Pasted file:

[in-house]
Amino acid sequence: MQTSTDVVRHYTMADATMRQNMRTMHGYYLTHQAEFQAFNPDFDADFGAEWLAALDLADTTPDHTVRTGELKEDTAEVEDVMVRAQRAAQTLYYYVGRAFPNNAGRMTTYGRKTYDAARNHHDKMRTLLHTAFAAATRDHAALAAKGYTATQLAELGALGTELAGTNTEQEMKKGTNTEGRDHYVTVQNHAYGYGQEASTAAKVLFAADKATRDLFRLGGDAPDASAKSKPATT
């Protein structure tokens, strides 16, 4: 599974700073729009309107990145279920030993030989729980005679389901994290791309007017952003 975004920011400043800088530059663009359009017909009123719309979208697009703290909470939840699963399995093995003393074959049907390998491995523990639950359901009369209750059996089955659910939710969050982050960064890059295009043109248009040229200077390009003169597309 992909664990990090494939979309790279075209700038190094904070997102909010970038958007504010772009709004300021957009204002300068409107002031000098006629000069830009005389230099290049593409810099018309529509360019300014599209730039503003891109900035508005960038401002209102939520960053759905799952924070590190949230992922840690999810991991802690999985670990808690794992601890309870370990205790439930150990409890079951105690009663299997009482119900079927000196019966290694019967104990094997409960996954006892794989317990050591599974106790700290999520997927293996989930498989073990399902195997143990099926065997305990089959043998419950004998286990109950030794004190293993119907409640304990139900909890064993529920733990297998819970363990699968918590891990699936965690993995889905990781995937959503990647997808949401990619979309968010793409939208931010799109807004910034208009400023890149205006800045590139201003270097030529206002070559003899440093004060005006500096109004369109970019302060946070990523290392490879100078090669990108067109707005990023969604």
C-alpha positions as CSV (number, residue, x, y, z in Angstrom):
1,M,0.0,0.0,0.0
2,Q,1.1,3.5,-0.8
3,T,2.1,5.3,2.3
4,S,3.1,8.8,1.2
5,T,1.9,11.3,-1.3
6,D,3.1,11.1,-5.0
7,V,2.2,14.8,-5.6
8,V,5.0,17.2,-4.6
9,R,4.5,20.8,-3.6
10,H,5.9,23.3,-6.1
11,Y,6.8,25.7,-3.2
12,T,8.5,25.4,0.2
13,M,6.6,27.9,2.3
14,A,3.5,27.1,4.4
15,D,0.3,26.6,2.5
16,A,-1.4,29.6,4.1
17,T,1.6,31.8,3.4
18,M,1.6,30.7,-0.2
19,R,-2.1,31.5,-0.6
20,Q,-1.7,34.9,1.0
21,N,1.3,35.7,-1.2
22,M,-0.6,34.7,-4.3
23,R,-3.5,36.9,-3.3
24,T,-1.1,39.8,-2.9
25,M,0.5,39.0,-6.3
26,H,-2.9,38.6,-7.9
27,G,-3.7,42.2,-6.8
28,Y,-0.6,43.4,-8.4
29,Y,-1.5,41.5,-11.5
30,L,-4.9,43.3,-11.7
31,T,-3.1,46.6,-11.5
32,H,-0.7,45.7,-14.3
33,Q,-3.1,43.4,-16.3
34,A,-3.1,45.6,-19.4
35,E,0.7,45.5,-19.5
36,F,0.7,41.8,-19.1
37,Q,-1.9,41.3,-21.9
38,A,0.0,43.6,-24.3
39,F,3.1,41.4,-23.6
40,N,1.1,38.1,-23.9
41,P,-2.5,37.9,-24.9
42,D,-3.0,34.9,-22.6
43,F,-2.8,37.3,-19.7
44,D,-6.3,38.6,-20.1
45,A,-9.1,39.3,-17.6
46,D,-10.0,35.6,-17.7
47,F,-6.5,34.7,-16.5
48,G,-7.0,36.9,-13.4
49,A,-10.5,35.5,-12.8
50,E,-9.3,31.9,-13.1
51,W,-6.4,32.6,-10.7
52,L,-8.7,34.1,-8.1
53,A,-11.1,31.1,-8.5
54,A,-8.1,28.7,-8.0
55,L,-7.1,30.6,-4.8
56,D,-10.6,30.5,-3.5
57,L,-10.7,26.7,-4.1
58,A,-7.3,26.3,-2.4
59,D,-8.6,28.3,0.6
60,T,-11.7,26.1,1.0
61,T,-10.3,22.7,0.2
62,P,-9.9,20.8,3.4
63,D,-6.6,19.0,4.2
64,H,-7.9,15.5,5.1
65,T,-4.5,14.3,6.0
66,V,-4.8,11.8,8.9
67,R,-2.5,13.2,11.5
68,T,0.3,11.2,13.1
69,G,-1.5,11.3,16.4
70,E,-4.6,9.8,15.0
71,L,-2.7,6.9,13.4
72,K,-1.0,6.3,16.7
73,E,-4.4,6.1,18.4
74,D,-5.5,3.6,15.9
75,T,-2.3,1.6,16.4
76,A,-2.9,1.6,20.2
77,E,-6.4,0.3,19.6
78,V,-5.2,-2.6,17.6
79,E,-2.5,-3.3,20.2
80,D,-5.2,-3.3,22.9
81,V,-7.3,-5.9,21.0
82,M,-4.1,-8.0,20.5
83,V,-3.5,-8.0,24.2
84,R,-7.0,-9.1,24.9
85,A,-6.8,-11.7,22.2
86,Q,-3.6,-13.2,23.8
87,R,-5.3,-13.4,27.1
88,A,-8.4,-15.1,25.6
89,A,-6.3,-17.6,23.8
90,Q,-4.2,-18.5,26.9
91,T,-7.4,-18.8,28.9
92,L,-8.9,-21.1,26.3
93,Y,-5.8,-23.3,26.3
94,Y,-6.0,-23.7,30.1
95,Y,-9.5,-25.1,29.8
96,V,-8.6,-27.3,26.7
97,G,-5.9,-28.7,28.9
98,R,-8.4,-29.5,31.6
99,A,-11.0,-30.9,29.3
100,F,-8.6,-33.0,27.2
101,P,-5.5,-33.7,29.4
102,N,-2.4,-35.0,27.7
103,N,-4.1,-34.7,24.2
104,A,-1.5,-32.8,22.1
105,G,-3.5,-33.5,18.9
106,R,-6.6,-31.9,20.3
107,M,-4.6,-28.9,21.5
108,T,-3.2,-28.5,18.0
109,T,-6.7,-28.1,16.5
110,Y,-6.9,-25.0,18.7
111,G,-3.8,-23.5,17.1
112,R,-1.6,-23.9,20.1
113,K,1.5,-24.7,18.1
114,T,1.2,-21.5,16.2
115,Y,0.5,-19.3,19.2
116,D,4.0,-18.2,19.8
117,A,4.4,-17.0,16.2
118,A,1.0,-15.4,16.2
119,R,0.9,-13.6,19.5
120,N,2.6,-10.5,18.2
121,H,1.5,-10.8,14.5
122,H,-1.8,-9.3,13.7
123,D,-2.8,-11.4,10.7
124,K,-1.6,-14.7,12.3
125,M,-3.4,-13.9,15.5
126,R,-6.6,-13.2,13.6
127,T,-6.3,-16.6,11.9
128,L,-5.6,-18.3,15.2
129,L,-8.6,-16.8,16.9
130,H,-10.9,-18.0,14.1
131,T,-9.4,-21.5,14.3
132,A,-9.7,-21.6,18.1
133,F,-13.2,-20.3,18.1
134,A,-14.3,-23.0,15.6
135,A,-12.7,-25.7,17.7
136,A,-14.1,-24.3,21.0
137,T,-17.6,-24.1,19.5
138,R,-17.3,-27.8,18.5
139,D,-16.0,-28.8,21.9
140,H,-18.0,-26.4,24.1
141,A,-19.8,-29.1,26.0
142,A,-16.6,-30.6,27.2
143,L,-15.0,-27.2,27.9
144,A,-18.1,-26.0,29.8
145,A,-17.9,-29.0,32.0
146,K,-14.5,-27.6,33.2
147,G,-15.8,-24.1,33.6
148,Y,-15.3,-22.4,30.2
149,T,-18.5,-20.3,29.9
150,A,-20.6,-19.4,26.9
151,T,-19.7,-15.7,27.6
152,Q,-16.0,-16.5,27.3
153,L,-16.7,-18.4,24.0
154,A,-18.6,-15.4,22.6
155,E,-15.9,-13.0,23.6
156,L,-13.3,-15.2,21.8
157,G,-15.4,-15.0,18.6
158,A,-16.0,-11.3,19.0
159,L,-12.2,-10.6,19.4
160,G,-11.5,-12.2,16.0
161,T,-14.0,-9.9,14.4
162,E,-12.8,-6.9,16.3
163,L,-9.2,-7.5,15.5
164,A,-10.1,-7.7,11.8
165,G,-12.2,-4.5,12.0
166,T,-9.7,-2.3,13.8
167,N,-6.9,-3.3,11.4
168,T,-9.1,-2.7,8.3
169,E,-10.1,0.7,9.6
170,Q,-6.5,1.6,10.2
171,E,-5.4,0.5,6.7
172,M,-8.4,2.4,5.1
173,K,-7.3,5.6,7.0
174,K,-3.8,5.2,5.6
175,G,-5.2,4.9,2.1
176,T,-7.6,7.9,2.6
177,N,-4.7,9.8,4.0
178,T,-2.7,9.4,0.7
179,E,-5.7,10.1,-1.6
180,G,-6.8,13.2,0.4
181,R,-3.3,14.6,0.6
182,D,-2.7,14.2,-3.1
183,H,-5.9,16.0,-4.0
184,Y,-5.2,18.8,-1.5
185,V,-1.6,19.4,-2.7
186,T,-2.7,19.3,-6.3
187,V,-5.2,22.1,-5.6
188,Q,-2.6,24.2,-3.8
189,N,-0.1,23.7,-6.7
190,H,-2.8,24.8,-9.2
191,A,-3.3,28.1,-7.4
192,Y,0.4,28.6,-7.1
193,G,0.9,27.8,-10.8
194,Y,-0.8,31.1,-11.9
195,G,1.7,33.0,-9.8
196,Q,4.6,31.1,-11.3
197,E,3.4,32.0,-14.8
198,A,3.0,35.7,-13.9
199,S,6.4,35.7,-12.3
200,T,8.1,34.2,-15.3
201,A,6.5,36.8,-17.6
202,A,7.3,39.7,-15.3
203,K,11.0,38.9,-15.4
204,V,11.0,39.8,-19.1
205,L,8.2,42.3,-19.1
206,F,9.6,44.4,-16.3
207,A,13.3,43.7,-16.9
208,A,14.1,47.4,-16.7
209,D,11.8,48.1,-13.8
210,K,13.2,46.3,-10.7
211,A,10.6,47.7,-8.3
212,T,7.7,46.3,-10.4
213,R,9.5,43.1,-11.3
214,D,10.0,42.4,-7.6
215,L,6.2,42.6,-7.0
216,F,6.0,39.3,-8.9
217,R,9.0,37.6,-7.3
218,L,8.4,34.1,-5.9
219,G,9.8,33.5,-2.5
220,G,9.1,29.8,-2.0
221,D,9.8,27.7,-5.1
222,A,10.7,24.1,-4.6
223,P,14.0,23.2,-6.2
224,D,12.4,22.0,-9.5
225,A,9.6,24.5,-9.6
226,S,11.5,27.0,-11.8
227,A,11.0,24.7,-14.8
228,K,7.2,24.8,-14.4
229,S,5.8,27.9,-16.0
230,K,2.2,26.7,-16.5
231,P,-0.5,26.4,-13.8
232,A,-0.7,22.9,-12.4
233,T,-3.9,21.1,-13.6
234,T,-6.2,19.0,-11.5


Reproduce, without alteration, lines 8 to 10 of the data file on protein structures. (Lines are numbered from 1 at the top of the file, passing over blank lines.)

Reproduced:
4,S,3.1,8.8,1.2
5,T,1.9,11.3,-1.3
6,D,3.1,11.1,-5.0